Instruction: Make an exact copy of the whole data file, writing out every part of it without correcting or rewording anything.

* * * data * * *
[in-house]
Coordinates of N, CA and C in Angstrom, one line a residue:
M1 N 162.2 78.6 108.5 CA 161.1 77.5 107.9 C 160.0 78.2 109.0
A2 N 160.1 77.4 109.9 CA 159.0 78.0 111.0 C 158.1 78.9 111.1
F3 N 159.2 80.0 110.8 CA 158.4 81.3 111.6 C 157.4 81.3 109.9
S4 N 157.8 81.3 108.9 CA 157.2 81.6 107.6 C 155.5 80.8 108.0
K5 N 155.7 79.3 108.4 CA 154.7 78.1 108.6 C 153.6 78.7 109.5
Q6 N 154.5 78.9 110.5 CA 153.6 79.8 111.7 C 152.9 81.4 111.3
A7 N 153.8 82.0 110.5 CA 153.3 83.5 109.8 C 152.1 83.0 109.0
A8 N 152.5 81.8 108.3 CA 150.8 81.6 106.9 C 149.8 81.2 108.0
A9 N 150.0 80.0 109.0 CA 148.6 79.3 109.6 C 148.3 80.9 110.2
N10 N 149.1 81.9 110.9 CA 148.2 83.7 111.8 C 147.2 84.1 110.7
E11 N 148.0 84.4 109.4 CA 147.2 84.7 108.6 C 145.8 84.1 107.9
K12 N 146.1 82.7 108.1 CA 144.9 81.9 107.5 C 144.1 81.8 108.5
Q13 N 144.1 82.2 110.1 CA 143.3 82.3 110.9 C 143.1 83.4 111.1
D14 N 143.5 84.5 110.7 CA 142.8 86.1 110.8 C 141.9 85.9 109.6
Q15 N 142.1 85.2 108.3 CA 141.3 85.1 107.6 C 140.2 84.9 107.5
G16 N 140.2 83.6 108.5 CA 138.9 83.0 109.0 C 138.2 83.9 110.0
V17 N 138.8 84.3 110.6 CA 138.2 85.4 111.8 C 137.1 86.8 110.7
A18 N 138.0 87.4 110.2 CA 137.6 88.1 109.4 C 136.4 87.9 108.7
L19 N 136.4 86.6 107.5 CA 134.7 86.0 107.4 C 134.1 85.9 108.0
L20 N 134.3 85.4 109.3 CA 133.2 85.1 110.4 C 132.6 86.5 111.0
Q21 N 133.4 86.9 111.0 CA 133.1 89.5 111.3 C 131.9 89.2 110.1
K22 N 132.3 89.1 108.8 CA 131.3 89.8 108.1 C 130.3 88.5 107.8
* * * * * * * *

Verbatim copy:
[in-house]
Coordinates of N, CA and C in Angstrom, one line a residue:
M1 N 162.2 78.6 108.5 CA 161.1 77.5 107.9 C 160.0 78.2 109.0
A2 N 160.1 77.4 109.9 CA 159.0 78.0 111.0 C 158.1 78.9 111.1
F3 N 159.2 80.0 110.8 CA 158.4 81.3 111.6 C 157.4 81.3 109.9
S4 N 157.8 81.3 108.9 CA 157.2 81.6 107.6 C 155.5 80.8 108.0
K5 N 155.7 79.3 108.4 CA 154.7 78.1 108.6 C 153.6 78.7 109.5
Q6 N 154.5 78.9 110.5 CA 153.6 79.8 111.7 C 152.9 81.4 111.3
A7 N 153.8 82.0 110.5 CA 153.3 83.5 109.8 C 152.1 83.0 109.0
A8 N 152.5 81.8 108.3 CA 150.8 81.6 106.9 C 149.8 81.2 108.0
A9 N 150.0 80.0 109.0 CA 148.6 79.3 109.6 C 148.3 80.9 110.2
N10 N 149.1 81.9 110.9 CA 148.2 83.7 111.8 C 147.2 84.1 110.7
E11 N 148.0 84.4 109.4 CA 147.2 84.7 108.6 C 145.8 84.1 107.9
K12 N 146.1 82.7 108.1 CA 144.9 81.9 107.5 C 144.1 81.8 108.5
Q13 N 144.1 82.2 110.1 CA 143.3 82.3 110.9 C 143.1 83.4 111.1
D14 N 143.5 84.5 110.7 CA 142.8 86.1 110.8 C 141.9 85.9 109.6
Q15 N 142.1 85.2 108.3 CA 141.3 85.1 107.6 C 140.2 84.9 107.5
G16 N 140.2 83.6 108.5 CA 138.9 83.0 109.0 C 138.2 83.9 110.0
V17 N 138.8 84.3 110.6 CA 138.2 85.4 111.8 C 137.1 86.8 110.7
A18 N 138.0 87.4 110.2 CA 137.6 88.1 109.4 C 136.4 87.9 108.7
L19 N 136.4 86.6 107.5 CA 134.7 86.0 107.4 C 134.1 85.9 108.0
L20 N 134.3 85.4 109.3 CA 133.2 85.1 110.4 C 132.6 86.5 111.0
Q21 N 133.4 86.9 111.0 CA 133.1 89.5 111.3 C 131.9 89.2 110.1
K22 N 132.3 89.1 108.8 CA 131.3 89.8 108.1 C 130.3 88.5 107.8